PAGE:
ICD-10 Diagnosis Code R35.0

Frequency of micturition

Diagnosis Code R35.0

ICD-10: R35.0
Short Description: Frequency of micturition
Long Description: Frequency of micturition
This is the 2017 version of the ICD-10-CM diagnosis code R35.0

Code Classification
  • Symptoms, signs and abnormal clinical and laboratory findings, not elsewhere classified
    • Symptoms and signs involving the genitourinary system (R30-R39)
      • Polyuria (R35)

Information for Medical Professionals

According to ICD-10-CM guidelines this code should not to be used as a principal diagnosis code when a related definitive diagnosis has been established.
Diagnostic Related Groups
The diagnosis code R35.0 is grouped in the following Diagnostic Related Group(s) (MS-DRG v33.0)


Convert to ICD-9 Additional informationCallout TooltipGeneral Equivalence Map
The ICD-10 and ICD-9 GEMs are used to facilitate linking between the diagnosis codes in ICD-9-CM and the new ICD-10-CM code set. The GEMs are the raw material from which providers, health information vendors and payers can derive specific applied mappings to meet their needs.

  • Dysuria-frequency syndrome
  • Finding of frequency of urination
  • Finding of frequency of urination
  • Increased frequency of urination
  • Increased frequency of urination
  • Micturition frequency and polyuria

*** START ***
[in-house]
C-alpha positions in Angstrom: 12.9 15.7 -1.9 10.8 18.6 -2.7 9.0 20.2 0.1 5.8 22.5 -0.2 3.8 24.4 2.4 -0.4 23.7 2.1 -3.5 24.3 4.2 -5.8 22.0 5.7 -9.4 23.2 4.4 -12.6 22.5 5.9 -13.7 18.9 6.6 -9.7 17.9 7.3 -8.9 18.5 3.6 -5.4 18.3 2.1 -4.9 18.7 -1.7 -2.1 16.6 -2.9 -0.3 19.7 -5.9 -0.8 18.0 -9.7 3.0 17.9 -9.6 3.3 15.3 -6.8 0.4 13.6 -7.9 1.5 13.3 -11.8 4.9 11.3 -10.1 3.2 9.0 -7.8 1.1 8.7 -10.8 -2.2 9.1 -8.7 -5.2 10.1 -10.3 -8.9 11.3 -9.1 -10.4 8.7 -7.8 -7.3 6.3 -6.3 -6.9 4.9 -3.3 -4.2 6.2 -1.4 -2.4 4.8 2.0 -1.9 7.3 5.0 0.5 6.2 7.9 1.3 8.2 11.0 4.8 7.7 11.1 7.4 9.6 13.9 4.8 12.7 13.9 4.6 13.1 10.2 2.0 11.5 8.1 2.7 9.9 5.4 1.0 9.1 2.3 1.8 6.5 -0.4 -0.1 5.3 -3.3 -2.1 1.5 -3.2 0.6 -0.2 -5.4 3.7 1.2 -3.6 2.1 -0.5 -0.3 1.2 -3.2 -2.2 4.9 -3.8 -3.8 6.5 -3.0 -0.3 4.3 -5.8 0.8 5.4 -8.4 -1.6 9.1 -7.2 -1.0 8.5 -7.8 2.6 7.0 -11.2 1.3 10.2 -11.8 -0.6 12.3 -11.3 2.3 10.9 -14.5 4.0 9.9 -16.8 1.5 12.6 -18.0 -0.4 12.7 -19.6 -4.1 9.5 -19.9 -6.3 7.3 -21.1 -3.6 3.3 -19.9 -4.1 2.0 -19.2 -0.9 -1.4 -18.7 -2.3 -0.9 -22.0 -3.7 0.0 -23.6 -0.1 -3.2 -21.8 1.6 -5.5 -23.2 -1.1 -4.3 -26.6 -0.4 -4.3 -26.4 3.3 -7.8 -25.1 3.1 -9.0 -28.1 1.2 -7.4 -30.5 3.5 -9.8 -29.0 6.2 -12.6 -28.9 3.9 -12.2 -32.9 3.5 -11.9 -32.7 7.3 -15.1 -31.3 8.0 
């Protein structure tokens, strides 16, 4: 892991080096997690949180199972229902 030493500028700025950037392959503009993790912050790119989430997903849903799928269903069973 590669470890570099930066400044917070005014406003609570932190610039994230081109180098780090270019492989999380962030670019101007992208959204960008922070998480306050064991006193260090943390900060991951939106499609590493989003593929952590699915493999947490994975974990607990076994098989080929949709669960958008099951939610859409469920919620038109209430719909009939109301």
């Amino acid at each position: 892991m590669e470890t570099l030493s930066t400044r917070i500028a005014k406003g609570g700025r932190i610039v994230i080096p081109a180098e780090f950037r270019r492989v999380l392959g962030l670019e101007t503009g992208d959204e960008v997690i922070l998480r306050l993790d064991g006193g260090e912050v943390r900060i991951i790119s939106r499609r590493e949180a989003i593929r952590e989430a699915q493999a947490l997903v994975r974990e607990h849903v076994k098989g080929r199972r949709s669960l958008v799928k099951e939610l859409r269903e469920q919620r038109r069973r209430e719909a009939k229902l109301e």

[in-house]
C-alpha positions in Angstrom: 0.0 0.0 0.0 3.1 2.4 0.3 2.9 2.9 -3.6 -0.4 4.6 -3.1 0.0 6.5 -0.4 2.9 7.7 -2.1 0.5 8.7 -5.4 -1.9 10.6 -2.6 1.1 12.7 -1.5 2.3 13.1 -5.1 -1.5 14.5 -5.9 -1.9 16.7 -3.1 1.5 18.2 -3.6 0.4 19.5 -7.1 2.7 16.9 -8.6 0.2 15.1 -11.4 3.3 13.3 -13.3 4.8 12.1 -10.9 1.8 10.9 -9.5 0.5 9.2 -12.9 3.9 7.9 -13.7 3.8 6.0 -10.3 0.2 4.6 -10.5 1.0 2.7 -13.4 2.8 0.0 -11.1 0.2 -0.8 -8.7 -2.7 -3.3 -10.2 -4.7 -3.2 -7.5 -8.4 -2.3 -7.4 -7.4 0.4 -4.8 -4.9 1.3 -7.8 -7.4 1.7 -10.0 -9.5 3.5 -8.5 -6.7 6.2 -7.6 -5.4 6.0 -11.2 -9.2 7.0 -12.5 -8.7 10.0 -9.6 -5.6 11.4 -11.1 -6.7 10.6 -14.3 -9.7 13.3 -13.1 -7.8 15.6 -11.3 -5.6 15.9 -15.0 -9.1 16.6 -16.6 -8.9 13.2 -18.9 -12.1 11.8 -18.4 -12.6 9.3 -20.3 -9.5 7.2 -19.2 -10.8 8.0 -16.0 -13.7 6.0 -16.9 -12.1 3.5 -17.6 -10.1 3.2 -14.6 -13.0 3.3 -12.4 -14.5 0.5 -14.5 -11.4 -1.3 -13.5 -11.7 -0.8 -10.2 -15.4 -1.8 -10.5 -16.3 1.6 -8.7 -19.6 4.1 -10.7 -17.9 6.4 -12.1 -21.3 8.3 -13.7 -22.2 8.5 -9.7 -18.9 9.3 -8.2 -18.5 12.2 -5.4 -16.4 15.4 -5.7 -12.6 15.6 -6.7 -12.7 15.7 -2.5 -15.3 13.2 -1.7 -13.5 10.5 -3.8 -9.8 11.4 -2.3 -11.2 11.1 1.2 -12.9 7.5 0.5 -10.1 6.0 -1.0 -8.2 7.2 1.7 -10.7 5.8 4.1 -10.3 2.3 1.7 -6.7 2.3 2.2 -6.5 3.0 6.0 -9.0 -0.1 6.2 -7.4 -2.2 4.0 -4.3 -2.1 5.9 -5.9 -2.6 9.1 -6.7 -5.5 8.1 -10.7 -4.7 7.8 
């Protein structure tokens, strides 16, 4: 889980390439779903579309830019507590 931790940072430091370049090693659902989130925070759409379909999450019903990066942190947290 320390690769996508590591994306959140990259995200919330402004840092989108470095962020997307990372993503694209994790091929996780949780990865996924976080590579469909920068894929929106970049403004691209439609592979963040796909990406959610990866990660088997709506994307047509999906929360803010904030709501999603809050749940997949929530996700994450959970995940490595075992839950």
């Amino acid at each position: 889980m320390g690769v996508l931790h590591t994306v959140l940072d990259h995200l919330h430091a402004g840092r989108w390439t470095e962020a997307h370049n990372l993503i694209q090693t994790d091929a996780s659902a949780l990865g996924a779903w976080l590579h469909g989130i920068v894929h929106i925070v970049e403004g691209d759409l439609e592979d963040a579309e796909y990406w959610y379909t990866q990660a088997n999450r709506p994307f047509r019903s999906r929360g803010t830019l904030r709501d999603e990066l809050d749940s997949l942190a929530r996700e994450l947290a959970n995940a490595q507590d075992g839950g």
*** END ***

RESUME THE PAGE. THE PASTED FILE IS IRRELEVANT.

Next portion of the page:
• Must urinate repeatedly to empty bladder
  • Urinary frequency due to benign prostatic hypertrophy

Information for Patients

Urine and Urination

Your kidneys make urine by filtering wastes and extra water from your blood. The waste is called urea. Your blood carries it to the kidneys. From the kidneys, urine travels down two thin tubes called ureters to the bladder. The bladder stores urine until you are ready to urinate. It swells into a round shape when it is full and gets smaller when empty. If your urinary system is healthy, your bladder can hold up to 16 ounces (2 cups) of urine comfortably for 2 to 5 hours.

You may have problems with urination if you have

  • Kidney failure
  • Urinary tract infections
  • An enlarged prostate
  • Bladder control problems like incontinence, overactive bladder, or interstitial cystitis
  • A blockage that prevents you from emptying your bladder

Some conditions may also cause you to have blood or protein in your urine. If you have a urinary problem, see your healthcare provider. Urinalysis and other urine tests can help to diagnose the problem. Treatment depends on the cause.

NIH: National Institute of Diabetes and Digestive and Kidney Diseases

  • Clean catch urine sample
  • Frequent or urgent urination
  • RBC urine test
  • Urinalysis
  • Urinary catheters
  • Urinary Retention - NIH (National Institute of Diabetes and Digestive and Kidney Diseases)
  • Urinating more at night
  • Urination - difficulty with flow
  • Urination - painful
  • Urine - bloody
  • Urine 24-hour volume
  • Urine odor

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